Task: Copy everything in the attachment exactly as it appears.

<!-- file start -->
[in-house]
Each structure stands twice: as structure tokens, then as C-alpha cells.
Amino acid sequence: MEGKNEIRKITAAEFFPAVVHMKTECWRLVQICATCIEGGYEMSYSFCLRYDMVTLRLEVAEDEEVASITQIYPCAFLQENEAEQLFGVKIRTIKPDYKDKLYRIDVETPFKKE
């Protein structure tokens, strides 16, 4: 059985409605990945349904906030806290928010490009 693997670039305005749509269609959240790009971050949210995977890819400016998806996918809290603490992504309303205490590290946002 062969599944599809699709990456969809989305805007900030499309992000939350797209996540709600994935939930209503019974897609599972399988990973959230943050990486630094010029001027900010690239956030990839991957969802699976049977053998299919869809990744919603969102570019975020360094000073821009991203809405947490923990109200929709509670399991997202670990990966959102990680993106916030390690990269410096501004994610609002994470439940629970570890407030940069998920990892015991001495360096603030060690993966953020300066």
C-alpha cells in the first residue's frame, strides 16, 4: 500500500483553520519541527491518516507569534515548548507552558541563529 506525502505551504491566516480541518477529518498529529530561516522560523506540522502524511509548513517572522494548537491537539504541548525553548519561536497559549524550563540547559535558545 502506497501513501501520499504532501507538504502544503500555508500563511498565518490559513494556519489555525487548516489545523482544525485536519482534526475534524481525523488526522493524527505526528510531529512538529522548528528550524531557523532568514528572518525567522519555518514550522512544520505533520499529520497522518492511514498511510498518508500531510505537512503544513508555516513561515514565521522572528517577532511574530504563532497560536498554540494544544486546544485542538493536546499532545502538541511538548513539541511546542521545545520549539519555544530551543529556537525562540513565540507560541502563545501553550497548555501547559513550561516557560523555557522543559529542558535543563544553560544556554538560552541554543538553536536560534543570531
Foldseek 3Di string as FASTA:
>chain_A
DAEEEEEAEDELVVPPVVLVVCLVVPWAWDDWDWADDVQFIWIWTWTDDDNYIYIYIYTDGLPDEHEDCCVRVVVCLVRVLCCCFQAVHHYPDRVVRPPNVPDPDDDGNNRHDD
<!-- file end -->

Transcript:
[in-house]
Each structure stands twice: as structure tokens, then as C-alpha cells.
Amino acid sequence: MEGKNEIRKITAAEFFPAVVHMKTECWRLVQICATCIEGGYEMSYSFCLRYDMVTLRLEVAEDEEVASITQIYPCAFLQENEAEQLFGVKIRTIKPDYKDKLYRIDVETPFKKE
């Protein structure tokens, strides 16, 4: 059985409605990945349904906030806290928010490009 693997670039305005749509269609959240790009971050949210995977890819400016998806996918809290603490992504309303205490590290946002 062969599944599809699709990456969809989305805007900030499309992000939350797209996540709600994935939930209503019974897609599972399988990973959230943050990486630094010029001027900010690239956030990839991957969802699976049977053998299919869809990744919603969102570019975020360094000073821009991203809405947490923990109200929709509670399991997202670990990966959102990680993106916030390690990269410096501004994610609002994470439940629970570890407030940069998920990892015991001495360096603030060690993966953020300066």
C-alpha cells in the first residue's frame, strides 16, 4: 500500500483553520519541527491518516507569534515548548507552558541563529 506525502505551504491566516480541518477529518498529529530561516522560523506540522502524511509548513517572522494548537491537539504541548525553548519561536497559549524550563540547559535558545 502506497501513501501520499504532501507538504502544503500555508500563511498565518490559513494556519489555525487548516489545523482544525485536519482534526475534524481525523488526522493524527505526528510531529512538529522548528528550524531557523532568514528572518525567522519555518514550522512544520505533520499529520497522518492511514498511510498518508500531510505537512503544513508555516513561515514565521522572528517577532511574530504563532497560536498554540494544544486546544485542538493536546499532545502538541511538548513539541511546542521545545520549539519555544530551543529556537525562540513565540507560541502563545501553550497548555501547559513550561516557560523555557522543559529542558535543563544553560544556554538560552541554543538553536536560534543570531
Foldseek 3Di string as FASTA:
>chain_A
DAEEEEEAEDELVVPPVVLVVCLVVPWAWDDWDWADDVQFIWIWTWTDDDNYIYIYIYTDGLPDEHEDCCVRVVVCLVRVLCCCFQAVHHYPDRVVRPPNVPDPDDDGNNRHDD